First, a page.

I didn't intend for so much of this post to be about my first half marathon experience, and I probably could have put all of that into a separate post, BUT it was super important in my relationship with running. Completing my first half marathon taught me so much about safe training, about mental strength, and about how much I enjoyed running. It was throughout this whole process that I felt my body and mind changing. Running gave me energy, confidence, focus, and strength. I loved it and I was HOOKED. 

After the race, I gave myself a couple of days off to rest my body (as is important after most races). However after a few days, I started running again. Throughout the rest of the spring and summer I kept up with running. It was my primary source of exercise and I enjoyed it the majority of the time. In the summer and into fall, I started training for another half marathon. Most of the time, things were great except for the fact that I again started battling more injuries. From foot troubles to knee pain and a few more, I struggled with injury on and off. 

Basically, I ignored everything I had learned during my half marathon training. I tend to go super hard at the things I love, so I went into the swing of working my body too hard. What was I doing wrong? I was running every day, and only running, I was increasing my mileage too fast, and I was running at an uncomfortably fast pace. I wasn’t stretching, I wasn't foam rolling, I wasn't resting, and I wasn't fueling my body with the nutrients it needed. There were days when I felt fatigued but would tell myself "I feel fine" or "I can go another mile" but really, my body needed rest. I was pushing myself too hard. 

Then I started to learn again. I started reading articles about running. I started listening to podcasts about people that run longer and farther than me. I started rolling, stretching, and taking rest days. Probably the most important thing I learned about in this time was strength training. Strength training is so important for pre-hab and building muscles. Basically, I learned that running and a few days on cardio-based machines was too much on my body. I switched up my routine and incorporated two days of strength training to balance the other 4 days of running. I found my sweet spot. 


So, what am I doing now? For exercise, I consider myself a runner though and through. Just like any runner, I have ups and downs, and sometimes I struggle with injury. I adapt, adjust, and figure out the best way to incorporate running into my lifestyle. Running through certain seasons of life is about trial and error to find a happy place. Currently, I run three times a week (I have a destination half marathon planned for March!), I do strength training three times a week (thank you to my sister, Lindsay, for all of the lifting plans!), and I prioritize daily yoga (Yoga with Adriene is amazing.) I had an epiphany on self-care in the fall, which I think goes hand in hand with running. Overall, I am working towards real-deal peace and happiness. I’m getting fit, healthy, happy, indulge when I want, have confidence in what I’m doing and the choices I make daily, know my way around a kitchen, and listen to my body. Running is a huge part of getting me to this place in my life. 

My schedule now is: Monday (strength training), Tuesday (3-5 miles), Wednesday (strength training), Thursday (3-5 miles), Friday (strength training), Saturday (7-11 miles), Sunday (REST), everyday (yoga and foam rolling). 

A few weeks ago someone asked me something along the lines of "Do you actually like running or do you like the benefits of running?"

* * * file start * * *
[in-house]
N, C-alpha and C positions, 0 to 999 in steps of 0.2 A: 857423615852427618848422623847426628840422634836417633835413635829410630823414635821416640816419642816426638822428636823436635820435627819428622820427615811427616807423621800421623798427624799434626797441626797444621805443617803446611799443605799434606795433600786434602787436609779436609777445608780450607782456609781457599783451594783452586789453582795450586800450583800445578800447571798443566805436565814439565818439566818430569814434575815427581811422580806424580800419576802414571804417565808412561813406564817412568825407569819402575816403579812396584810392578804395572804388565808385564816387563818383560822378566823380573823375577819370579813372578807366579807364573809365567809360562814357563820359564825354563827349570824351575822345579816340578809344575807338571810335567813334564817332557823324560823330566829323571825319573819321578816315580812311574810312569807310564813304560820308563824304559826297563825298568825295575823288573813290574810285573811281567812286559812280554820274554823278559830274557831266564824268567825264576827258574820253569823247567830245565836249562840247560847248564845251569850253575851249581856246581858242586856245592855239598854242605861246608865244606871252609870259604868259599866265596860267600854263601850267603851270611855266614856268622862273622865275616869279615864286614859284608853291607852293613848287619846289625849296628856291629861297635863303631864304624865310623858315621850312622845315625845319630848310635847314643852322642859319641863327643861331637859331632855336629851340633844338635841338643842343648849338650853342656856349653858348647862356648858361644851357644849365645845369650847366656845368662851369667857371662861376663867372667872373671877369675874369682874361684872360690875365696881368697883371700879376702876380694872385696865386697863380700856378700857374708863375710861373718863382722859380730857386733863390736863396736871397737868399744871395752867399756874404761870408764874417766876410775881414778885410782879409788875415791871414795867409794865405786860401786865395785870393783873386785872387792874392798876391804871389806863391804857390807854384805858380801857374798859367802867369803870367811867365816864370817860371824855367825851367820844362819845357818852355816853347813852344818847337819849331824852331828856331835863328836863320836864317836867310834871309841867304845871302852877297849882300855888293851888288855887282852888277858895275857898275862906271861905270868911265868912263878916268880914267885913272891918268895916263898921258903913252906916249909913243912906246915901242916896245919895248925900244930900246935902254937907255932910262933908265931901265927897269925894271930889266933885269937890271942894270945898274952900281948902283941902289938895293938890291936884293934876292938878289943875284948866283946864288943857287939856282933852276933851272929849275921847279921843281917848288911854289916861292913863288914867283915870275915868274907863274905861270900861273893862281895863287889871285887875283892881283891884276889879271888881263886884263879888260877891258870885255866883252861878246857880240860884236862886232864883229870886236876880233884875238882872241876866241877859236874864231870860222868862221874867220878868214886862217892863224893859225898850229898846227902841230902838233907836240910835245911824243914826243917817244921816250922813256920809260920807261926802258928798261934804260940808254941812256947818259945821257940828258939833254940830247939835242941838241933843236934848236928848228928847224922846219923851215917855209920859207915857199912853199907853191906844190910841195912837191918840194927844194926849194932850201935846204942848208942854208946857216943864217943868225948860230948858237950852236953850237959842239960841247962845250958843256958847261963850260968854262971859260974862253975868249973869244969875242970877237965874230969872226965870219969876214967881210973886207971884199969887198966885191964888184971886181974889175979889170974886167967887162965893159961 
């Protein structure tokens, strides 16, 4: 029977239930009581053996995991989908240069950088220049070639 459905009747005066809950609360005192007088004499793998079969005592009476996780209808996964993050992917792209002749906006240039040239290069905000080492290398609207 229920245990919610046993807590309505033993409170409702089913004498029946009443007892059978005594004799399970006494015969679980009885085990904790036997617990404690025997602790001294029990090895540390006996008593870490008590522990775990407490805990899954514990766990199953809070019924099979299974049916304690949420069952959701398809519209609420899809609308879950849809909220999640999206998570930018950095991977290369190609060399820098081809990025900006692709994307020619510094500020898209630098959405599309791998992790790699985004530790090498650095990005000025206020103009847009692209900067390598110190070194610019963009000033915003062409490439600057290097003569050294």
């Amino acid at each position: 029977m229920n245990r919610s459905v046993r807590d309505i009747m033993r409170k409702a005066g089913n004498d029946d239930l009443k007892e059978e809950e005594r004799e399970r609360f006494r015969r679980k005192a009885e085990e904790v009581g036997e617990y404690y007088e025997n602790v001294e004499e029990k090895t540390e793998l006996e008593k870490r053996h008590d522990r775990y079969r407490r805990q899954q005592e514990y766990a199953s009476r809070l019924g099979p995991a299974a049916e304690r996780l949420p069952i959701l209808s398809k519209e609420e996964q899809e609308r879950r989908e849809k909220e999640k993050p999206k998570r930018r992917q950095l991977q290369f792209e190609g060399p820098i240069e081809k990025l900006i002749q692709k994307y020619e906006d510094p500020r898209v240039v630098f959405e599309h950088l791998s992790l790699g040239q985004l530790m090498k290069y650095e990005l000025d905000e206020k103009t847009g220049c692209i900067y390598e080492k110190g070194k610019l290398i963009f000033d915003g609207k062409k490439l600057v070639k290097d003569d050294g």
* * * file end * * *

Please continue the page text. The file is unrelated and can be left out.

I ACTUALLY LOVE RUNNING. I may have started running because of the benefits, but now I run not only because of the positive health benefits, but because it is something I truly enjoy. I love the way running makes me feel. I love that it makes me feel strong and energized. I love the concrete progress that running provides, and the fact that I can look at my Garmin watch and see that I completed x number of miles. I love that running keeps me in shape and provides so many health perks. I love that I can run anytime, anywhere, and with anyone. I especially love when I get to run in new places, like through mountains, by the beach, or in cities. I run because it is good for my body, mind, soul, and heart.

In my relationship with running, I've started from the ground up. I've come a long way and I've learned so much. I predict that in the future I will continue to be shaped by running and my experiences, priorities, and goals will change through seasons. I am excited for running into the future!IMG_0424.jpgIMG_0424.jpg

Below are several questions/my answers I've been asked along my journey. While I can't promise that these are the best answers, especially because I'm not an expert, this is what has worked for me in the past and is best for me currently. 


When I first started running I didn't think too much about how food would impact my run so I just ate at the normal times of the day and didn't really adjust for running. I quickly learned in half marathon training that running makes you super hungry (duh). All of our bodies are so different and will react to foods in different ways. I got a lot of inspiration for pre and post runs on Pinterest, but I also learned a lot through trial and error! I have found that for me, eating at least an hour before a run and within 30 minutes after a run is optimal time. Though I may not be the most hungry at those times, it is important to fuel my body properly for both the run itself and the recovery.  

PRE LONG RUN: My go-to fuel for a long-run is a toasted english muffin or bagel + almond butter + sliced banana. I have also had oatmeal + banana + berries + almond butter + a sprinkle of granola, oatmeal + berries + almond butter + RXBAR, or just a CLIF bar. 

POST LONG RUN: I usually don't feel very hungry immediately after a long run, but I know my body begins repairing so I try to make sure to get some protein in it. I like having a protein smoothie (1 scoop of protein + frozen fruit + almond milk), greek yogurt + berries + granola, a glass of chocolate milk, or a CLIF Bar or RXBAR.